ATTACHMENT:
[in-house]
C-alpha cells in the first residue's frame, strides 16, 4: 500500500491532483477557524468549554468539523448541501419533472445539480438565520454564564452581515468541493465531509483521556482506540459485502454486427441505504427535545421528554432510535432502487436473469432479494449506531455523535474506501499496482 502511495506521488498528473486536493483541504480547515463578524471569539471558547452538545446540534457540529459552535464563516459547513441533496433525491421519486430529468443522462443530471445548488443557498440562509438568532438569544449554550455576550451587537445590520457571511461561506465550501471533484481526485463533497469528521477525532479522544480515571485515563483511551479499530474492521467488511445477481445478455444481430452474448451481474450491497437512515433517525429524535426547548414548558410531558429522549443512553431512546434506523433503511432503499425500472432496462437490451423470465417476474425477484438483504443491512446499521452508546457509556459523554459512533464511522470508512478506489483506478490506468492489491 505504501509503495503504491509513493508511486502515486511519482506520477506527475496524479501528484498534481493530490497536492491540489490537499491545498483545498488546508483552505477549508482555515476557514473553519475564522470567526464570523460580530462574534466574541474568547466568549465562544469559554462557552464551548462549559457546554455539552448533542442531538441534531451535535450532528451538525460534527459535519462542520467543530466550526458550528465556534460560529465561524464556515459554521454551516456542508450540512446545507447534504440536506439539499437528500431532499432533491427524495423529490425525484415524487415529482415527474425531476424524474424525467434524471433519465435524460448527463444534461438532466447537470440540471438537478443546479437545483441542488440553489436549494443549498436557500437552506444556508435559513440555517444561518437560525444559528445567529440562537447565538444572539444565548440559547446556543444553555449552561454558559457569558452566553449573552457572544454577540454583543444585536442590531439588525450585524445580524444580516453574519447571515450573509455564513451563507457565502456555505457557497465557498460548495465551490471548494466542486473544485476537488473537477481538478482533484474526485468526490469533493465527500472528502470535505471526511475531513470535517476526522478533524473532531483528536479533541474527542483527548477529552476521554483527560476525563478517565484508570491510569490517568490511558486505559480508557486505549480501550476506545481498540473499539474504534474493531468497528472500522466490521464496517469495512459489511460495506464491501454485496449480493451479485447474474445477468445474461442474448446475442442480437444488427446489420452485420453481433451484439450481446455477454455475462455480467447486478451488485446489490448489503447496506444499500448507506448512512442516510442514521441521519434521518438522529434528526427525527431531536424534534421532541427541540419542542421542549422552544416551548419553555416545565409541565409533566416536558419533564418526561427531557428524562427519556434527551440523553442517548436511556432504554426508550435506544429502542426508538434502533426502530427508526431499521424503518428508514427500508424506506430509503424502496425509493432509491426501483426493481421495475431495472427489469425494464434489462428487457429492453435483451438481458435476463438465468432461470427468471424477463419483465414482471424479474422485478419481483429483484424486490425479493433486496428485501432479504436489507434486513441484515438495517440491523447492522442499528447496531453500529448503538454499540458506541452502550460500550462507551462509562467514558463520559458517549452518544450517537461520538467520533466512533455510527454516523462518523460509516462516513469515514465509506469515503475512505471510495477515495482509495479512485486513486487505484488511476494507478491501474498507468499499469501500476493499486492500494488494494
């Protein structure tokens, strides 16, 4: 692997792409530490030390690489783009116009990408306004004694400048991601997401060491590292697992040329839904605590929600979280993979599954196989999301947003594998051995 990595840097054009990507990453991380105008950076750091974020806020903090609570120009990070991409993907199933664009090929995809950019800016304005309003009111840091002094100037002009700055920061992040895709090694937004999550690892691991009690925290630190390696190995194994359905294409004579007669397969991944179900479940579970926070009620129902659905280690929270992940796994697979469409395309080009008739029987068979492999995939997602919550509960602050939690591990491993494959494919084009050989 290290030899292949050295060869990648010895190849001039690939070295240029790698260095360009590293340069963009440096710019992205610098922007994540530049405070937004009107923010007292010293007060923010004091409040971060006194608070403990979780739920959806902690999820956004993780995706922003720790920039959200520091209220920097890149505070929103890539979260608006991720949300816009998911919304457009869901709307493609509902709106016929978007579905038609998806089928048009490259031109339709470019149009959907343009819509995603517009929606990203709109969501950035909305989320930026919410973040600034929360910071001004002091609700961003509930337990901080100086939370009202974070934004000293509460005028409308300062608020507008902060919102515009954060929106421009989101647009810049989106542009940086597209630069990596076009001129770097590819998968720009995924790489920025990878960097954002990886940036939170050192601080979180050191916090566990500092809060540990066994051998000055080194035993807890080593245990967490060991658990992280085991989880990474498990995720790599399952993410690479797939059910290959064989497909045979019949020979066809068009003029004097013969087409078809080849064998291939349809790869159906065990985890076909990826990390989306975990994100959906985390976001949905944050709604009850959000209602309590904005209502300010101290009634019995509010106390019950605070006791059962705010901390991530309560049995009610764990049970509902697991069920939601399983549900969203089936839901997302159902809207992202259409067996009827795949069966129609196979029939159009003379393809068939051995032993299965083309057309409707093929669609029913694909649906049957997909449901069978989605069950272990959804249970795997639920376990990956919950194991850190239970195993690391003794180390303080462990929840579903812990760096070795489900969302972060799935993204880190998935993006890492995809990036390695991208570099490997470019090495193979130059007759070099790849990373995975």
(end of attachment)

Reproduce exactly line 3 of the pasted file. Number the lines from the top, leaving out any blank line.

């Protein structure tokens, strides 16, 4: 692997792409530490030390690489783009116009990408306004004694400048991601997401060491590292697992040329839904605590929600979280993979599954196989999301947003594998051995 990595840097054009990507990453991380105008950076750091974020806020903090609570120009990070991409993907199933664009090929995809950019800016304005309003009111840091002094100037002009700055920061992040895709090694937004999550690892691991009690925290630190390696190995194994359905294409004579007669397969991944179900479940579970926070009620129902659905280690929270992940796994697979469409395309080009008739029987068979492999995939997602919550509960602050939690591990491993494959494919084009050989 290290030899292949050295060869990648010895190849001039690939070295240029790698260095360009590293340069963009440096710019992205610098922007994540530049405070937004009107923010007292010293007060923010004091409040971060006194608070403990979780739920959806902690999820956004993780995706922003720790920039959200520091209220920097890149505070929103890539979260608006991720949300816009998911919304457009869901709307493609509902709106016929978007579905038609998806089928048009490259031109339709470019149009959907343009819509995603517009929606990203709109969501950035909305989320930026919410973040600034929360910071001004002091609700961003509930337990901080100086939370009202974070934004000293509460005028409308300062608020507008902060919102515009954060929106421009989101647009810049989106542009940086597209630069990596076009001129770097590819998968720009995924790489920025990878960097954002990886940036939170050192601080979180050191916090566990500092809060540990066994051998000055080194035993807890080593245990967490060991658990992280085991989880990474498990995720790599399952993410690479797939059910290959064989497909045979019949020979066809068009003029004097013969087409078809080849064998291939349809790869159906065990985890076909990826990390989306975990994100959906985390976001949905944050709604009850959000209602309590904005209502300010101290009634019995509010106390019950605070006791059962705010901390991530309560049995009610764990049970509902697991069920939601399983549900969203089936839901997302159902809207992202259409067996009827795949069966129609196979029939159009003379393809068939051995032993299965083309057309409707093929669609029913694909649906049957997909449901069978989605069950272990959804249970795997639920376990990956919950194991850190239970195993690391003794180390303080462990929840579903812990760096070795489900969302972060799935993204880190998935993006890492995809990036390695991208570099490997470019090495193979130059007759070099790849990373995975």